Why Do Some Words End In Double Consonants?
Why do we have double consonant letters? This is, for the most part, because originally in English and probably at one stage in French, there was a distinction between short and long consonants. For example, in early Middle English sune ‘son’ was distinct from sunne ‘sun’. When the following consonant was long or doubled, the vowel sound before it was—or became—short, and quite often when the consonant was short or single, the vowel sound before it was—or became—long. When the distinction between long and short consonants ended, during Middle English, the writing of a double, as opposed to a single, consonant became a useful device to show that the preceding vowel was short, and we still retain this convention (albeit inconsistently). For example: bitter versus biter, chaffer versus chafer, etc.
In the case of “s” there is a further complication: between vowels, the single or short “s” became the voiced sound /z/, whereas the double or long “s” remained /s/. Sometimes the /z/ was respelt as the letter “z”, but English seems rather resistant to this, and “z” is used in spelling far less that it is sounded.
Additionally, the plural ending, spelt –s, which had originally had the sound /s/, came in early modern English to be pronounced /z/. This meant that you could now have /s/ or /z/ between vowels and also at the end of a word where a final “e” became silent and in the plural, and this could follow either a short vowel or a long vowel. Hence a system emerged whereby “ss” was used after a short vowel even in final position to show the sound of /s/, while final –s, or –se, stood for /z/ after a long vowel (rise, raise, ease, knees, keys). To show final /s/ after a long vowel, –ce was very often used, even in words that have no etymological relation to French or Latin, where this construction derives; so alongside piece, price, vice, etc., from French, we have twice, fleece, etc. (There is great inconsistency here as well, since we also have lease, cease, etc., and freeze, breeze, etc.).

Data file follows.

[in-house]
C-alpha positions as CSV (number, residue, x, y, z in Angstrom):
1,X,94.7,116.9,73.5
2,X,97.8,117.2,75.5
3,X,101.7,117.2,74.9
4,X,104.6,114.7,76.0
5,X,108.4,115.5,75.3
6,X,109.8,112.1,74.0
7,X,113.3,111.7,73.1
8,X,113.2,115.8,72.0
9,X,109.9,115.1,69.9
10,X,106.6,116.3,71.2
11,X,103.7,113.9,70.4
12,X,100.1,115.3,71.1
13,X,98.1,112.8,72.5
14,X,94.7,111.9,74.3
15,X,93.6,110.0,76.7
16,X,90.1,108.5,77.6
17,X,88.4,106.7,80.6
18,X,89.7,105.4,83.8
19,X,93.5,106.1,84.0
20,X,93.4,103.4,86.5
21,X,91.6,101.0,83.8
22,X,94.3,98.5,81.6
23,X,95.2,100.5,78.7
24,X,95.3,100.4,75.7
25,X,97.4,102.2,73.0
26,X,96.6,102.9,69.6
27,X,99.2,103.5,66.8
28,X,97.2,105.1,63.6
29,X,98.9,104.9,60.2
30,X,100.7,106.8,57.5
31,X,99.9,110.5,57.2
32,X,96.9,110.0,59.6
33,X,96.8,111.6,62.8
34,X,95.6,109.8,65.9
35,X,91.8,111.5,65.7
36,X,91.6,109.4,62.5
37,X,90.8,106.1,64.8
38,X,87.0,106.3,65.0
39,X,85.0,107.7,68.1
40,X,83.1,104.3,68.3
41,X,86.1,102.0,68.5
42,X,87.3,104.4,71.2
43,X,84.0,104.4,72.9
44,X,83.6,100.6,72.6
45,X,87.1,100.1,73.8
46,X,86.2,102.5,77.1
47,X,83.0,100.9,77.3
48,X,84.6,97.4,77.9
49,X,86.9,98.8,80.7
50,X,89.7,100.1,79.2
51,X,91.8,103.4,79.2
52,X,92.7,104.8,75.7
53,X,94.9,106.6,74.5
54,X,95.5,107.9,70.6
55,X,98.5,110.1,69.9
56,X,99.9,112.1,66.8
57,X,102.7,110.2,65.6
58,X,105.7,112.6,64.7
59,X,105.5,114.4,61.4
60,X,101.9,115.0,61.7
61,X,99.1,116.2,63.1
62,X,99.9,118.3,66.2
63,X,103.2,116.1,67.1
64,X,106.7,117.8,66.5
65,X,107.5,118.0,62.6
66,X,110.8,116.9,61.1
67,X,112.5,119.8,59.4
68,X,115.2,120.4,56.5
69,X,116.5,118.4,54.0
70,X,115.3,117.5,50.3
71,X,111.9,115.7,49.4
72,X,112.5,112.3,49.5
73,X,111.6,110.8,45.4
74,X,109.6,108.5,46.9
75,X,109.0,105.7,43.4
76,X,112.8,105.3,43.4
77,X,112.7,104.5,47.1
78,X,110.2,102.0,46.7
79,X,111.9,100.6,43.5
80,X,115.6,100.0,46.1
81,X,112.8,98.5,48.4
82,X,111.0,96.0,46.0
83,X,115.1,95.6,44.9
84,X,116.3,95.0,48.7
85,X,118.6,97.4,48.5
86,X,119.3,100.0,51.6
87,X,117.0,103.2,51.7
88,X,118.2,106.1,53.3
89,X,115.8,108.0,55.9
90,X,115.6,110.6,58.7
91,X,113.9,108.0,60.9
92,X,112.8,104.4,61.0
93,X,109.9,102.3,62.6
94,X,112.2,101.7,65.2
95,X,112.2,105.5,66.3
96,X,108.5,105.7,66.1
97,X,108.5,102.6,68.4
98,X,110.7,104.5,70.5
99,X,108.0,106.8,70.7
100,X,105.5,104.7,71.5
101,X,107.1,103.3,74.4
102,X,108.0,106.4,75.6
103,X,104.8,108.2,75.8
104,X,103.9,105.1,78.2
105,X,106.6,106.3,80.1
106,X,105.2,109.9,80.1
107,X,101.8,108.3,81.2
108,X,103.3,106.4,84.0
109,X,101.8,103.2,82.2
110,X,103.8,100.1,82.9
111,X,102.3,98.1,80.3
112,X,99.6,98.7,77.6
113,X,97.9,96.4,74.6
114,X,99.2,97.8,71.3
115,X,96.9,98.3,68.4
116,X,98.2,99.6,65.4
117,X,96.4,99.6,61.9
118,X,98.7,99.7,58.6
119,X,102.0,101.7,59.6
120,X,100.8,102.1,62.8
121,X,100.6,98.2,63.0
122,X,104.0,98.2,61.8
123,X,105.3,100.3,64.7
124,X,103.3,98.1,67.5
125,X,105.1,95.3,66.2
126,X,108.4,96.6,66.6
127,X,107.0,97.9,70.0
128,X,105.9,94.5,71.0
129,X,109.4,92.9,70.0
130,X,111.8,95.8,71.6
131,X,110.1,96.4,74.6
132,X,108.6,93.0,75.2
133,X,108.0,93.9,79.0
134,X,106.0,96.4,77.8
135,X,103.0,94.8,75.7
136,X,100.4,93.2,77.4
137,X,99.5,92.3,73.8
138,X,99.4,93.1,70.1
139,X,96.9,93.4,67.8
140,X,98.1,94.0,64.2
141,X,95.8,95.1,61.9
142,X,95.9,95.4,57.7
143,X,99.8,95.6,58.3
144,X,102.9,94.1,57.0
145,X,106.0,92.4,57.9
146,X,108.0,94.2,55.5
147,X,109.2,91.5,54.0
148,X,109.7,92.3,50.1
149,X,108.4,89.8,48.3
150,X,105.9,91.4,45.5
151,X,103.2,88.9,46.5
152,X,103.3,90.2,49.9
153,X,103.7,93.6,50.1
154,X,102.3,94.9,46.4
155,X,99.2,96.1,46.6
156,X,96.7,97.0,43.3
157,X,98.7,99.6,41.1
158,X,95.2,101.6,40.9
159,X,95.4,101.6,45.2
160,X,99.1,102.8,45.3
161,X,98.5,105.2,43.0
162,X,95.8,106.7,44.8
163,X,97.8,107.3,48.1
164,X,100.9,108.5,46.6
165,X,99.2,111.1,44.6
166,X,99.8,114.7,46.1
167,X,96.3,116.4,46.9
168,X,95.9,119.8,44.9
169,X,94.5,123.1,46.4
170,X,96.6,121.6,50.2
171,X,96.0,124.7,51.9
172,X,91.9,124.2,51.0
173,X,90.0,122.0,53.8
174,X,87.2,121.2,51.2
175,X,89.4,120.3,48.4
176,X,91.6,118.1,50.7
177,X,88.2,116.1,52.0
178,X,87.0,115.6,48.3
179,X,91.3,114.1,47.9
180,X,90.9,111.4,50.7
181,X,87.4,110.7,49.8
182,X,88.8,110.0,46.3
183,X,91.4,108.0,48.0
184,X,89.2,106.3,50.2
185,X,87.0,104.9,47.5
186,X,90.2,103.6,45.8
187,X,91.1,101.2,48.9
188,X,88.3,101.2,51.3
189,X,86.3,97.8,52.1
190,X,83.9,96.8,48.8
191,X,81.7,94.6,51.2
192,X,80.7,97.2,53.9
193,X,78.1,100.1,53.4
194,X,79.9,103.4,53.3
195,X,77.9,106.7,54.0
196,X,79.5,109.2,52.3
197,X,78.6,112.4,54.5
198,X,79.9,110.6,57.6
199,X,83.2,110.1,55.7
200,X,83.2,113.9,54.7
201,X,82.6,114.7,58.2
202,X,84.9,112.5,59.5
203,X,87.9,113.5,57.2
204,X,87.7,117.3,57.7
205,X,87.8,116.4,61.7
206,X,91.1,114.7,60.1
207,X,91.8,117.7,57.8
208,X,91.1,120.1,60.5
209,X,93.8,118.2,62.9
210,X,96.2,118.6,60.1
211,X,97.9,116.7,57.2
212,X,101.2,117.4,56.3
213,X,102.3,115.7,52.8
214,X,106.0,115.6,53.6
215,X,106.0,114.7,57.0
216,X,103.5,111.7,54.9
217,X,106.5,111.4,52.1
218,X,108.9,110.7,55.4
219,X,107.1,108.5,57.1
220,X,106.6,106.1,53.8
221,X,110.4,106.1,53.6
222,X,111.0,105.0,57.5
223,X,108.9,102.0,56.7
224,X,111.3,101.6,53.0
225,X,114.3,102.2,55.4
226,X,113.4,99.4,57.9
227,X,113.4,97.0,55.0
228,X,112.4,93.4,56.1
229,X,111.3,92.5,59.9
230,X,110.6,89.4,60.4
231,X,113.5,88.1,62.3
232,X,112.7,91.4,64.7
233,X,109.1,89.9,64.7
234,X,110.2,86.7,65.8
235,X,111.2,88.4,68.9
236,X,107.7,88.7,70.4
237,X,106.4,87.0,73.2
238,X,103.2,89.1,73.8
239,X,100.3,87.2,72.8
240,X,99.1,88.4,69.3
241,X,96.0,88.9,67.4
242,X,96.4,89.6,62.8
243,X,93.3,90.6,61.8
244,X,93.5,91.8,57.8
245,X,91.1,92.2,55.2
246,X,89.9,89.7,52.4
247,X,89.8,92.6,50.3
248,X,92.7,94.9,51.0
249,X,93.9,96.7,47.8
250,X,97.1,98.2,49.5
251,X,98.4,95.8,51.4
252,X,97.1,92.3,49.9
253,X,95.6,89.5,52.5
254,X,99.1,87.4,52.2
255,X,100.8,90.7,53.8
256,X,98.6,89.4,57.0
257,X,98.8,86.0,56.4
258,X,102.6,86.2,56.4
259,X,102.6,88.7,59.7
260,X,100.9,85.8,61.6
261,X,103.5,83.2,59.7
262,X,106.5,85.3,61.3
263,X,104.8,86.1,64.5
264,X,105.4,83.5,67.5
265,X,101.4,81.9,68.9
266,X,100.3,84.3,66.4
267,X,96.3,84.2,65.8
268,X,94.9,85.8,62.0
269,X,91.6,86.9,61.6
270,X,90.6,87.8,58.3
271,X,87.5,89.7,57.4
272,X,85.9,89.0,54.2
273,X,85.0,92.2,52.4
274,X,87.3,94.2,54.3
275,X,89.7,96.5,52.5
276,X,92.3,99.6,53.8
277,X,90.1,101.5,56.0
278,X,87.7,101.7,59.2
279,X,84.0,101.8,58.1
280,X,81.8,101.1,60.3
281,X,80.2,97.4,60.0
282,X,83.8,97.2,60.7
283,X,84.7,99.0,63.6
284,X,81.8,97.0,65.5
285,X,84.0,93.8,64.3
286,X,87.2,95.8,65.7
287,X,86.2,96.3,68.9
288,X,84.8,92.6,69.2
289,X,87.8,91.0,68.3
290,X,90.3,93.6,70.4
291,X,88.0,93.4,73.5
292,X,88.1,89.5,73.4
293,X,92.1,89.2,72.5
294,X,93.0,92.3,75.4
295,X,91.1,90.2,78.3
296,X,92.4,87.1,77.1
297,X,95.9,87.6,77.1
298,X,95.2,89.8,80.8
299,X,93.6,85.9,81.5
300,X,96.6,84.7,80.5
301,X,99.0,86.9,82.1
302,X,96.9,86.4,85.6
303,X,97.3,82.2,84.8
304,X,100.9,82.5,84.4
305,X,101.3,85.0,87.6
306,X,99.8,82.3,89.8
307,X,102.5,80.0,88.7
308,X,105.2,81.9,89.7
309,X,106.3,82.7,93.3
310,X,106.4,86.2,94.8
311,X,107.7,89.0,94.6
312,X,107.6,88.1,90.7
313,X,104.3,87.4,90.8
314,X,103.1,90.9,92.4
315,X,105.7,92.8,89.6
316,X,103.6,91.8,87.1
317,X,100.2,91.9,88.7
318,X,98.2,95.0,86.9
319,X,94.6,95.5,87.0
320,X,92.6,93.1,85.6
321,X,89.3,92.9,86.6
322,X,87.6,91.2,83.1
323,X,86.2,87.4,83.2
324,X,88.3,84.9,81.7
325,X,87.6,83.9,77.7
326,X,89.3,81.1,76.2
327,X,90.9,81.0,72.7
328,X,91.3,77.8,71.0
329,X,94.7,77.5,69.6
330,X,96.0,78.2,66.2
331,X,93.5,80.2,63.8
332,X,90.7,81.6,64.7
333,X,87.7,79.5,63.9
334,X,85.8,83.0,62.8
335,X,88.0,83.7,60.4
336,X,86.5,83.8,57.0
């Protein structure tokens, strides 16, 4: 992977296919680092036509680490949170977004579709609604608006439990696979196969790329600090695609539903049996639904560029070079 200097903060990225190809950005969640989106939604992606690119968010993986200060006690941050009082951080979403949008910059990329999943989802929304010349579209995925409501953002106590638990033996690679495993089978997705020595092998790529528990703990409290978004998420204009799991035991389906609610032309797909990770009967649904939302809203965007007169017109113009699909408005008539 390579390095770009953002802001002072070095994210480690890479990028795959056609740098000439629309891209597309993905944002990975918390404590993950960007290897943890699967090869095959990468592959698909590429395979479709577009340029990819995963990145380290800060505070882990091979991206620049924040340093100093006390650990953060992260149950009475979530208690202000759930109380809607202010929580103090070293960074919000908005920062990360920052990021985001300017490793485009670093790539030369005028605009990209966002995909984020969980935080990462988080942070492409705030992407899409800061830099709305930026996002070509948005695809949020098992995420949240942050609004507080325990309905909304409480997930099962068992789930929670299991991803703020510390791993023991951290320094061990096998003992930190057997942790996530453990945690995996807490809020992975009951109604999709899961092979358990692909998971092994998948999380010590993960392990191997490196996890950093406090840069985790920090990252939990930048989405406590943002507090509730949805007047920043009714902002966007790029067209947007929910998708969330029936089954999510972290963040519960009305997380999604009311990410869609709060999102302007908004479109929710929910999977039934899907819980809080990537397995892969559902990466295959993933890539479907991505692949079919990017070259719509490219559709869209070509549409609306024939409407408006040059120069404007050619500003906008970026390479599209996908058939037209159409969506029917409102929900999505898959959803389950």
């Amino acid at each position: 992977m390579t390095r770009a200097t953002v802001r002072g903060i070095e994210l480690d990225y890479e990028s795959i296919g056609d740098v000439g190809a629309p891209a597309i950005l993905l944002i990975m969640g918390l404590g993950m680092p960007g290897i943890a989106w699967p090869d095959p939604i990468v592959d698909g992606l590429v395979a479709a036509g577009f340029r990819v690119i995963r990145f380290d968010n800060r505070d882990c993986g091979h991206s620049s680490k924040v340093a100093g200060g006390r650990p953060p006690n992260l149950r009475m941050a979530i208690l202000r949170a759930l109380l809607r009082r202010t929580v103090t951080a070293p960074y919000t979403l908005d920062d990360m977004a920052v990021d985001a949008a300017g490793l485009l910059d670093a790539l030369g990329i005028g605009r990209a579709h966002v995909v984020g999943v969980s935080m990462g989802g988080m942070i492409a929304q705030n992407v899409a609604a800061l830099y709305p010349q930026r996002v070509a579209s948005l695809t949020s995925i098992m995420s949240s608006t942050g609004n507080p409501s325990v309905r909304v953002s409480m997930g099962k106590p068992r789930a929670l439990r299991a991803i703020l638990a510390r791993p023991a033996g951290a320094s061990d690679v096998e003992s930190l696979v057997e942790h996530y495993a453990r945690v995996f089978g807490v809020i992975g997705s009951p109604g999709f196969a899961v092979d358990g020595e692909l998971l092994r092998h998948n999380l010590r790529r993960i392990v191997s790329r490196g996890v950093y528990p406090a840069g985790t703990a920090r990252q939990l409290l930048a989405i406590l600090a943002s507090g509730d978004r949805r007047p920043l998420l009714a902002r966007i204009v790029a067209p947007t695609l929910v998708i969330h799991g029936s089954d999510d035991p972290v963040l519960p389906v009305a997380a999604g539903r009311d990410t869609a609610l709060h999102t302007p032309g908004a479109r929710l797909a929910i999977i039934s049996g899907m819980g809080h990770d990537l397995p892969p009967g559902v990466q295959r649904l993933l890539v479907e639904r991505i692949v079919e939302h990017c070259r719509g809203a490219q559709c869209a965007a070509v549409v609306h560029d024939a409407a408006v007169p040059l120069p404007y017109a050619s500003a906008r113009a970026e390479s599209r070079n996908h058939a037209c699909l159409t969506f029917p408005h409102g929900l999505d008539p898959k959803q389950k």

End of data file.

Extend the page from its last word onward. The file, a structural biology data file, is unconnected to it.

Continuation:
Since there are three other consonants that have to be doubled when final after a short vowel, there may be other factors in the use of final double “s”. Whereas several consonants are single at the end of a word whether a long or a short vowel precedes (pod, food, rum, room, tin, seen, dip, deep, pot, pout), the letters “f”, “k”, “l”, in addition to “s” are single after a long vowel (or digraph such as “ea”) but double after a short one (‘deaf, leaf, puff, seek, neck, [with “kk” becoming “ck”]; heel, hill).
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